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Re: [rain1 at airmail dot cc] Delete abortion joke
- From: Alexandre Oliva <aoliva at redhat dot com>
- To: DJ Delorie <dj at redhat dot com>
- Cc: libc-alpha at sourceware dot org
- Date: Mon, 07 May 2018 13:45:46 -0300
- Subject: Re: [rain1 at airmail dot cc] Delete abortion joke
- References: <firstname.lastname@example.org>
On May 7, 2018, DJ Delorie <email@example.com> wrote:
> Alexandre Oliva <firstname.lastname@example.org> writes:
>> nobody objected when I offered to do so.
> I objected strongly to re-introducing the text to the manual. Perhaps
> you missed that email.
I didn't miss that email. You expressed an opinion about the larger
issue, namely, whether or not that snipped should be removed, but NOT on
whether we should restore the initial status quo while we saught
consensus on the larger issue.
There appears to be a lot of confusion about what I did, and why I did
it, so bear with me while I present my case.
1. We do not yet have consensus on whether to remove that snippet.
Our rules are clear:
Consensus: General agreement, characterized by the absence of
sustained opposition to substantial issues by an important part of the
concerned interests [...]
Nobody could possibly suggest that we don't have sustained opposition to
substantial issues on either side of the argument. Surely the people
who voiced support to the removal are important parts of the concerned
interests, but so are those who voiced opposition to the removal, even
more so one of the parts, the GNU Project itself. I understand, thus,
that it would not be correct to make a move before reaching consensus,
any more that it would be to install any controversial patch, and then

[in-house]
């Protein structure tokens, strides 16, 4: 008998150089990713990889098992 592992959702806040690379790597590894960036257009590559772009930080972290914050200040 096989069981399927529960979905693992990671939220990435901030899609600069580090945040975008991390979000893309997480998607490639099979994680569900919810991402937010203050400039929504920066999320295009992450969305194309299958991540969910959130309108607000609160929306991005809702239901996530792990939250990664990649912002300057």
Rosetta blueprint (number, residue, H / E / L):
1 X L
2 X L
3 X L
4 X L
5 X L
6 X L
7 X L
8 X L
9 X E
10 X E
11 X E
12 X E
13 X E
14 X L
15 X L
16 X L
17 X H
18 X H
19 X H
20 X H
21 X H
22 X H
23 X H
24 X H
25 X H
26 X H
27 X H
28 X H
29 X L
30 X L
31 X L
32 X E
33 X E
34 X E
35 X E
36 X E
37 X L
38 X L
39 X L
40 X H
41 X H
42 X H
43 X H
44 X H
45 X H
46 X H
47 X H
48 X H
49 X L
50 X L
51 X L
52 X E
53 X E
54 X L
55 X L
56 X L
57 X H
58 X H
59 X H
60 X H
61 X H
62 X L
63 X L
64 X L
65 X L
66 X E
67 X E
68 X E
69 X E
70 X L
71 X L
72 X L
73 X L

insist on seeking an impossible consensus for its reversal.
2. We seemed to have consensus for the initial patch, but that was a
consequence of a mistake.
Zack installed the patch, and later expressed regret for not having
consulted RMS about it first. Since we regret mistakes, not things we
did correctly, therefore installing the patch without consulting RMS was
a mistake. Had RMS been consulted first, he would have objected, as he
did as soon as I brought the issue to his attention, and therefore we
would NOT have reached consensus, and the patch would not have been
3. I offered twice to temporarily revert the mistakenly installed patch
On May 1st, Zack wrote:
the passage has already been removed, and if you want that change
reverted, you will have to find someone else willing to do that; I
On May 2nd, I wrote:
To me, offering to correct the mistake would show good faith,
correcting the appearance of rushing the patch in, but if that's what
it takes, I offer to reverse the patch myself, if the person who
pushed it in doesn't do so in the next few days, so that we can then
seek consensus without the fait accompli artificially shifting the
I did get a (private) nod from our most senior maintainer, and no
objections. (Like DJ's, there were objections to the ultimate reversal,
but none to the reversal *during* consensus seeking on the larger issue.
After that, I'm pretty sure I wrote again that I had offered to do the
reversal, but I'm yet to find that message. Once I do, I'll quote it.
But I'm posting this now so that the undue noise does not spread
Last night, after waiting for more than 4 days (twice as long as the
initial patch, and even longer than it took between the initial patch
and RMS's voicing his opposition), I concluded we had consensus for the
temporary reversal and installed it.
4. Did we need consensus for that?
I'm not sure. I decided to play it safe, under the same (or more
stringent) rules that had been applied to the initial patch.
Now, if you believe there were objections, or that objections were
raised after the fact, then the same argument would apply to the initial
patch, and we'd end up with it reversed anyway.
We can now go back to the discussion about the larger issue, without the
unusual distortion by which those who wished to retain the status quo
had to convince those who had sneaked a change in to revert it. Our
rules were made for the opposite to be the case: those who wish to make
a change are the ones with the onus of seeking and obtaining consensus.
Insisting on the opposite would be cheating. That is why I felt it was
so important to install the patch, and why I offered to do so.
Alexandre Oliva, freedom fighter http://FSFLA.org/~lxoliva/
You must be the change you wish to see in the world. -- Gandhi
Be Free! -- http://FSFLA.org/ FSF Latin America board member
Free Software Evangelist|Red Hat Brasil GNU Toolchain Engineer